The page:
Over time, we have read a lot about the food-versus-fuel discussion including here at the Frontier Centre.
While I can agree that market distorting subsidies should be eliminated, I do not buy into the narrative that using agricultural production capacity to produce energy is inherently evil.
Soaring food inflation is the result of “immoral” policies in the United States which divert crops for use in the production of biofuels instead of food, according to the chairman of one of the world’s largest food companies.
I see nothing wrong with Brazil using sugar cane to produce ethanol without subsidies and I wish that the US would drop its import tariffs of that product. If US or Canadian operations could produce ethanol without subsidies and compete with gasoline, I would also see no problem in selling my grain for that use. I do not see why one potential customer for my grain should be telling me that I cannot sell to another one. To me, that attitude is offensive and borders on being immoral. It is the type of attitude that has saddled Canadian farmers with the Wheat Board.
If diverting agriculture production to produce energy is immoral, I wonder how the Nestle CEO feels about more land being dedicated to producing cotton?
This spring, many farmers in southern states will be planting cotton in ground where they used to grow corn, soybeans or wheat — spurred on by cotton prices that have soared as clothing makers clamor for more and poor harvests crimp supply.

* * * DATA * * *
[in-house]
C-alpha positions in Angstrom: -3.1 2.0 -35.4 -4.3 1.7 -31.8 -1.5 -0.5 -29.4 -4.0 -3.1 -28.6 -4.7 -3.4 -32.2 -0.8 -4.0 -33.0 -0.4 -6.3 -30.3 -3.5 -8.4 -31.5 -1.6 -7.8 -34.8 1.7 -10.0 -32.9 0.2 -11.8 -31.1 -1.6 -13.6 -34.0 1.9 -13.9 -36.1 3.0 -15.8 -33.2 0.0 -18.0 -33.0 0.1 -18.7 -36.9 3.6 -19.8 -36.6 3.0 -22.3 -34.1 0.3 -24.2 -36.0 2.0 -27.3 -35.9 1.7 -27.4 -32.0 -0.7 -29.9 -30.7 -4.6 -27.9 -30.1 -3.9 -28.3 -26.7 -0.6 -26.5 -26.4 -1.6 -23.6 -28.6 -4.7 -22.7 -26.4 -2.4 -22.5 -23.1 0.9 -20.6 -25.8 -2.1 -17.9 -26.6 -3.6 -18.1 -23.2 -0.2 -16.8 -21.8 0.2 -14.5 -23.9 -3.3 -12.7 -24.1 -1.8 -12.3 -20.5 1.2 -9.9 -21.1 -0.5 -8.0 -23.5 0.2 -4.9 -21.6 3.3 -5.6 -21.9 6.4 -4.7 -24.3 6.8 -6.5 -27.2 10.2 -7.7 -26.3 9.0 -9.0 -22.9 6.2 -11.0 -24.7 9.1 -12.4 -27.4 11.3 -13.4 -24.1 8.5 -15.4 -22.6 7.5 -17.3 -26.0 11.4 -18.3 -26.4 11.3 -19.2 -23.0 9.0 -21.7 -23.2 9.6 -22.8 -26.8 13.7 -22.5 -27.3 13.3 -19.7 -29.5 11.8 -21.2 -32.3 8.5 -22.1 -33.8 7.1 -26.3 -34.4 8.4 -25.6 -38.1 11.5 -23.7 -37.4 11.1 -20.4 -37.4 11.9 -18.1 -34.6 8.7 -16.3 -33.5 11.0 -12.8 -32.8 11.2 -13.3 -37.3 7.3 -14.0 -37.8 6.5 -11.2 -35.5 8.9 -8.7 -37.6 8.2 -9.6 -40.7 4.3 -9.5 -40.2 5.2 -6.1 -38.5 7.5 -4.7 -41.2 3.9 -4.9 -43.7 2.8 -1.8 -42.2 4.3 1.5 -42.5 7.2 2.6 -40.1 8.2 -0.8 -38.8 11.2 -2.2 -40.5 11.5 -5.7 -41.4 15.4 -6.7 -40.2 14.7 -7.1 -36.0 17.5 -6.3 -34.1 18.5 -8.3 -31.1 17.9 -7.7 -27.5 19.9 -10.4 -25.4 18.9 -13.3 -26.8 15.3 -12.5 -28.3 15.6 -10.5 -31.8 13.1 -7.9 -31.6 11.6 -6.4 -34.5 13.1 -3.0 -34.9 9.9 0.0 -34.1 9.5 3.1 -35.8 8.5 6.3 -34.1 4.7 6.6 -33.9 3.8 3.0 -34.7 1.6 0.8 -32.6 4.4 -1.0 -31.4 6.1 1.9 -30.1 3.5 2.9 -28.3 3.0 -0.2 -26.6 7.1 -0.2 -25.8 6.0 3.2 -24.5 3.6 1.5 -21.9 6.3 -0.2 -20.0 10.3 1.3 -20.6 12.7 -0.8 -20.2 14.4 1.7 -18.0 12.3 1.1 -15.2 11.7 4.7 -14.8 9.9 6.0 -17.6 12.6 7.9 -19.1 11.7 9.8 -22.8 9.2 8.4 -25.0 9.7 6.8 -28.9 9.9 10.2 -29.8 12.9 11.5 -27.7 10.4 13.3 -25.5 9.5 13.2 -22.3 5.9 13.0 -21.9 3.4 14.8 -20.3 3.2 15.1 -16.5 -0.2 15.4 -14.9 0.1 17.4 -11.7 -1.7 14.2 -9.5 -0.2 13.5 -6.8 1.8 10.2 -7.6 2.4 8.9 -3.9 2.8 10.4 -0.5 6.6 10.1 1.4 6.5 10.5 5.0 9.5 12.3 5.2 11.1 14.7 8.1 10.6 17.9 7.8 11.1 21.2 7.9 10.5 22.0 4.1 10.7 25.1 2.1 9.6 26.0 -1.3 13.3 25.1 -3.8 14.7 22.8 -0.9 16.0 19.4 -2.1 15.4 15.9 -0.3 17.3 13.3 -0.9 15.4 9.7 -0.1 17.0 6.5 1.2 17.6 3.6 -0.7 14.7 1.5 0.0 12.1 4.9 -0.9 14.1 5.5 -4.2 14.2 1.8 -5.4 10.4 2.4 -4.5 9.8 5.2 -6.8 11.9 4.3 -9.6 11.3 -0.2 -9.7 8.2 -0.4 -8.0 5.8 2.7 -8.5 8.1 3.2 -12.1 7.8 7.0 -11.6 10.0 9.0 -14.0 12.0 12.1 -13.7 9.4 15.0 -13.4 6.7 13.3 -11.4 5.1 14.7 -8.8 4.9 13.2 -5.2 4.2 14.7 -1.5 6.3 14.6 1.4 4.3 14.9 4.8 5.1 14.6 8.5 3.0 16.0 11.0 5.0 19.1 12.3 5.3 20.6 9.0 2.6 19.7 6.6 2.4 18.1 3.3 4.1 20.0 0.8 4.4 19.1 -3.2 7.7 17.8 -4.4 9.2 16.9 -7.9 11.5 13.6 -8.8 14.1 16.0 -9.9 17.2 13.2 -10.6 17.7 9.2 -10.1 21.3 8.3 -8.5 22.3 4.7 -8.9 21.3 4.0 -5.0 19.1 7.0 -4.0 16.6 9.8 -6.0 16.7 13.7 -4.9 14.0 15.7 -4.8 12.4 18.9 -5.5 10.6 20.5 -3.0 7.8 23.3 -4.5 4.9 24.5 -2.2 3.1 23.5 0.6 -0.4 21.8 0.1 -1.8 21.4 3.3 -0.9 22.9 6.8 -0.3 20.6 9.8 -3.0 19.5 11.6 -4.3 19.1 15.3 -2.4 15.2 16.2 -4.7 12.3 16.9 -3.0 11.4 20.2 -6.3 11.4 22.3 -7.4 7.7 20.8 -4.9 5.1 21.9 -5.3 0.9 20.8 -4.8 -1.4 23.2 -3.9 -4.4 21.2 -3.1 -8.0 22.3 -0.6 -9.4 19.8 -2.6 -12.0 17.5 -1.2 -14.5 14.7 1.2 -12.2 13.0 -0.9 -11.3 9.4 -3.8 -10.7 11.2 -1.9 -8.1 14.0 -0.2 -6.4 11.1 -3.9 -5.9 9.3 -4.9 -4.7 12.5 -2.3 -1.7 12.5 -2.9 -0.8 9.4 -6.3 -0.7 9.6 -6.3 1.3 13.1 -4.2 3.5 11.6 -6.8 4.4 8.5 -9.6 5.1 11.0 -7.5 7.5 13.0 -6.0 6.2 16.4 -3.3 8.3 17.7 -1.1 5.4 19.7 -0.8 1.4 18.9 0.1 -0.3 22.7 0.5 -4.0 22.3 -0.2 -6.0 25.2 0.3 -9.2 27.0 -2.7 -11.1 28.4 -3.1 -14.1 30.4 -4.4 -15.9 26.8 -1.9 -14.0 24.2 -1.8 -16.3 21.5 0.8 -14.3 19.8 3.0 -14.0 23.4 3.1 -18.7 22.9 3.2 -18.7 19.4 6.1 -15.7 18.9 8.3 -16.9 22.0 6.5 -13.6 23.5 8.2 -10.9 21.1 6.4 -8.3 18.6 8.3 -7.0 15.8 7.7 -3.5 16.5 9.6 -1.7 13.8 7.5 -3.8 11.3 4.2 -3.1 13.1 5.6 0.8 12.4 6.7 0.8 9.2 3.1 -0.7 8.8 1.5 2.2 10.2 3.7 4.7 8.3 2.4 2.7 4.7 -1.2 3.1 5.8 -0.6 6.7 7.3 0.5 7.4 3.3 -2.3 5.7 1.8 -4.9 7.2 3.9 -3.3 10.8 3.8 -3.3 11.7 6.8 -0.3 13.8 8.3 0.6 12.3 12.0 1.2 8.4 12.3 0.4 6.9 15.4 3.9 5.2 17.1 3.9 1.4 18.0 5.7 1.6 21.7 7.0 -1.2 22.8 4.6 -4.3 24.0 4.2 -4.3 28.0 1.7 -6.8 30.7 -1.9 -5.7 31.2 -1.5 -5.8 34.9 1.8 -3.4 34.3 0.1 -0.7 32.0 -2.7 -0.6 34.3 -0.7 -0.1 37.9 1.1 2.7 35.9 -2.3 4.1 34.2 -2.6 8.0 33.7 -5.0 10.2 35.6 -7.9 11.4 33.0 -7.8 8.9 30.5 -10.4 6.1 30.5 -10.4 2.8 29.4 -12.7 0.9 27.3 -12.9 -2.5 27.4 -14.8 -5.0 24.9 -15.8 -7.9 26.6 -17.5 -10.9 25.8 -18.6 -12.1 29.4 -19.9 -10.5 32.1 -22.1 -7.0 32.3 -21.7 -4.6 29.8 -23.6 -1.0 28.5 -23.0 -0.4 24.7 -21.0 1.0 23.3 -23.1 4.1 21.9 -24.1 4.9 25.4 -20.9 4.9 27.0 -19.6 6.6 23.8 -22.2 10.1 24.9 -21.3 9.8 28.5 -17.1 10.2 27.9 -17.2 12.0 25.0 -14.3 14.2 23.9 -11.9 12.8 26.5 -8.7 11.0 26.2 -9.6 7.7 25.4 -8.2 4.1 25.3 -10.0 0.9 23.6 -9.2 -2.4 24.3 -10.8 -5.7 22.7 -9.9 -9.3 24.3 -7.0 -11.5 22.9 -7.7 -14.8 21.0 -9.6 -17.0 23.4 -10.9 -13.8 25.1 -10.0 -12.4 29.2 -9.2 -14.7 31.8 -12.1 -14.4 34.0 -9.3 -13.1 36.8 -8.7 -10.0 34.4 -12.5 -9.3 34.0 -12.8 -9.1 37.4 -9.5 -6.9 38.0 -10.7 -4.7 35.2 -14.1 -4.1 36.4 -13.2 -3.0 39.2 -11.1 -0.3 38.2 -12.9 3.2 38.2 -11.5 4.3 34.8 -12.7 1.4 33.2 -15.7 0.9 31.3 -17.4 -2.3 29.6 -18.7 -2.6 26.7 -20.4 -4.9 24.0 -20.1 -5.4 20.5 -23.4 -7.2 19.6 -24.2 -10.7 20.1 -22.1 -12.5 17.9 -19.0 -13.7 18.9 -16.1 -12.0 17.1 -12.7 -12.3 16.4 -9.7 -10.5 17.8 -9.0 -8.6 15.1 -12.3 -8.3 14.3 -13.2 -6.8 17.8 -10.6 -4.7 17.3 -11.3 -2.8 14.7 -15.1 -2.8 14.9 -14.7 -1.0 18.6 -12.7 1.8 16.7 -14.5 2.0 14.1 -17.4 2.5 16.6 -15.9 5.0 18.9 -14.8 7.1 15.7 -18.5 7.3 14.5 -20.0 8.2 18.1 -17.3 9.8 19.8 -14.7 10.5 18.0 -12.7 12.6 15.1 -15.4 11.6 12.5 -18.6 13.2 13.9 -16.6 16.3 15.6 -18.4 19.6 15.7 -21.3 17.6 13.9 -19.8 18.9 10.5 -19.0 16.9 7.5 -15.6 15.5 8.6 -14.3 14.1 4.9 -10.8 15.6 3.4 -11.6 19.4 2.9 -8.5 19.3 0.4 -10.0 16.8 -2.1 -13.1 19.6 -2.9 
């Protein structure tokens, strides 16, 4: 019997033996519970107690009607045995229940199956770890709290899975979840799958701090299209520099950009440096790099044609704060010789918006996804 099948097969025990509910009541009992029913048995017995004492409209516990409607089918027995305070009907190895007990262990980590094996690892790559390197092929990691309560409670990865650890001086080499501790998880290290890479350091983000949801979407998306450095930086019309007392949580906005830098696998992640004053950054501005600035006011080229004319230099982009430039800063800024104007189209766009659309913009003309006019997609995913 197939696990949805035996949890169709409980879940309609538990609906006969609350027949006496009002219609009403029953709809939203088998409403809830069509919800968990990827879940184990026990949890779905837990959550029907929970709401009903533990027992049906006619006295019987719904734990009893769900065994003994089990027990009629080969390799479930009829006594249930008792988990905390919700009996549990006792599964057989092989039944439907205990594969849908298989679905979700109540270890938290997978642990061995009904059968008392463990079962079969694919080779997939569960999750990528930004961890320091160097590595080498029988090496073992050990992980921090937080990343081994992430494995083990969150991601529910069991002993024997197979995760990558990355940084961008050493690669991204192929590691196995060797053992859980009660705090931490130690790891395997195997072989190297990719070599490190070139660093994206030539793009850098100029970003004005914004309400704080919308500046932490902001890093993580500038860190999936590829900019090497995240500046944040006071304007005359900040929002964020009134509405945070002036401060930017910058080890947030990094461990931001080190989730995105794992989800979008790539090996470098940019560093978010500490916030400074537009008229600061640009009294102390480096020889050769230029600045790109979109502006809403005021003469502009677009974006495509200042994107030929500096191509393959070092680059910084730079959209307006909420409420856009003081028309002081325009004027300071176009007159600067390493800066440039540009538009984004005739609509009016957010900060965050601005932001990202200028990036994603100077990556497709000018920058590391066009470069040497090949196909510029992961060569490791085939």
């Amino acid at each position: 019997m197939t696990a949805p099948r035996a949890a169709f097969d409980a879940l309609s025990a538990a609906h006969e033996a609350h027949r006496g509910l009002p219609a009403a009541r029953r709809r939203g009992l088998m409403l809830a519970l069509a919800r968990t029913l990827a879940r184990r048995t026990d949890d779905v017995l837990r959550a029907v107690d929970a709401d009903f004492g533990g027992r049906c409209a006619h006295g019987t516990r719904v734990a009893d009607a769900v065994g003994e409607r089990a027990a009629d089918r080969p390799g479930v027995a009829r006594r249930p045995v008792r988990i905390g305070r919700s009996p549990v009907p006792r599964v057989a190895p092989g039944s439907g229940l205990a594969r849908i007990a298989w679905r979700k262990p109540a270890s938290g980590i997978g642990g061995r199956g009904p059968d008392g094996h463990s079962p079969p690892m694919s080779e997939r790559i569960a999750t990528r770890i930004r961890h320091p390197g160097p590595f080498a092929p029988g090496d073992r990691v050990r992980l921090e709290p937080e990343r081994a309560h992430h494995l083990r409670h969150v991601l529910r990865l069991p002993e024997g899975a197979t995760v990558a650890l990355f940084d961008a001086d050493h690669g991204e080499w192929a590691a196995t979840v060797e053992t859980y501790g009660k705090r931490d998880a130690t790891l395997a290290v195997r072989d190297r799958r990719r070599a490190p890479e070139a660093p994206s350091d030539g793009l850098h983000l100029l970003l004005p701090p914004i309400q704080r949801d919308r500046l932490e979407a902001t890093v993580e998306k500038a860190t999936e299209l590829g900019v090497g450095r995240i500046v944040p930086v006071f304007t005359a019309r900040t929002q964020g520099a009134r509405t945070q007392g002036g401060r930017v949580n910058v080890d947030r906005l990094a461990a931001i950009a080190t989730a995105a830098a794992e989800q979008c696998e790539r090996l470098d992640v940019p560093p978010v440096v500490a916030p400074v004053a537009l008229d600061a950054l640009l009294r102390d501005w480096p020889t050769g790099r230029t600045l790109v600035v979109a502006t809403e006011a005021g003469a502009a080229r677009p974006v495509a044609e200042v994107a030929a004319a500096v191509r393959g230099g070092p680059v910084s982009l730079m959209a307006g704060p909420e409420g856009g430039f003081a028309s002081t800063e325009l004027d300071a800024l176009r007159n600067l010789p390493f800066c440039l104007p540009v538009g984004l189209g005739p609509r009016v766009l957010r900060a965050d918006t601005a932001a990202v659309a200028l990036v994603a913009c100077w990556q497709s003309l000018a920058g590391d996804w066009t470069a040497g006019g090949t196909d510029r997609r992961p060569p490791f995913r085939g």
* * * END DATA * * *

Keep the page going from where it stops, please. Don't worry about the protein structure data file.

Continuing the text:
Where does one draw the line on defining what is and is not offensive? Should we be concerned about the amount of land dedicated to producing cut flowers for the European and American market or is that trade a vital element of producing income for developing countries?
Should we be critical of companies that purchase cocoa and sugar from third world nations that displaces land from food production or should that trade be perceived as contributing to their economic development?
Is it immoral for countries in Europe to be importing flax to produce paint, flooring, and other non-food products or is that pattern producing green products that wean us off a reliance on fossil fuels?
If society decides it is important to allocate land to preserve natural habitat in rich countries, is that acceptable or is it taking land out of production and causing hunger in the world?
I would like to see a future emerge where the agricultural industry experiences fewer market distorting subsidies and barriers to trade. On the other hand, I would like to see new markets emerge beyond the food sector for the productive capability of my land. I do not want to be a captive producer to a handful of multinational food companies or state-controlled food trading agencies. A good way to avoid that future is to seek to develop a diversity of markets and customers for ag production beyond the food sector.
While I agree with questions about using state subsidies to support ethanol production or other energy production from agricultural materials, I really take offence at the entire proposition of producing energy from the land being labelled immoral.